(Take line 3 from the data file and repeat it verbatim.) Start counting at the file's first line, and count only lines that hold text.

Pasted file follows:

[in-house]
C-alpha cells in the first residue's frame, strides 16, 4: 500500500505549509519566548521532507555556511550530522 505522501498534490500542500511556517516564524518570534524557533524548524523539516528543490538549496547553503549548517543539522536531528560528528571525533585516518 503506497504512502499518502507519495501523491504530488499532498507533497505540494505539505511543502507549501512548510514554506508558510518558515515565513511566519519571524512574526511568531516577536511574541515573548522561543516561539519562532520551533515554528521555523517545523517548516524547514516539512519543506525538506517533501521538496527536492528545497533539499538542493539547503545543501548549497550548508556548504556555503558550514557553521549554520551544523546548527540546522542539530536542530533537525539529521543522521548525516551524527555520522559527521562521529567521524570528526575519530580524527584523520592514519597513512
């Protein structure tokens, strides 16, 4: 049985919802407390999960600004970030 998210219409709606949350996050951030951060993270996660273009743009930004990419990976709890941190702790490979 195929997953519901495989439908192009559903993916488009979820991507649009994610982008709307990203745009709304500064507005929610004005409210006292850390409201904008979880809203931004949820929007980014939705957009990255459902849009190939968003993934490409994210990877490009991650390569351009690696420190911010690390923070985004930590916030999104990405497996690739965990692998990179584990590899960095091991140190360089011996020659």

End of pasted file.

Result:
């Protein structure tokens, strides 16, 4: 049985919802407390999960600004970030 998210219409709606949350996050951030951060993270996660273009743009930004990419990976709890941190702790490979 195929997953519901495989439908192009559903993916488009979820991507649009994610982008709307990203745009709304500064507005929610004005409210006292850390409201904008979880809203931004949820929007980014939705957009990255459902849009190939968003993934490409994210990877490009991650390569351009690696420190911010690390923070985004930590916030999104990405497996690739965990692998990179584990590899960095091991140190360089011996020659």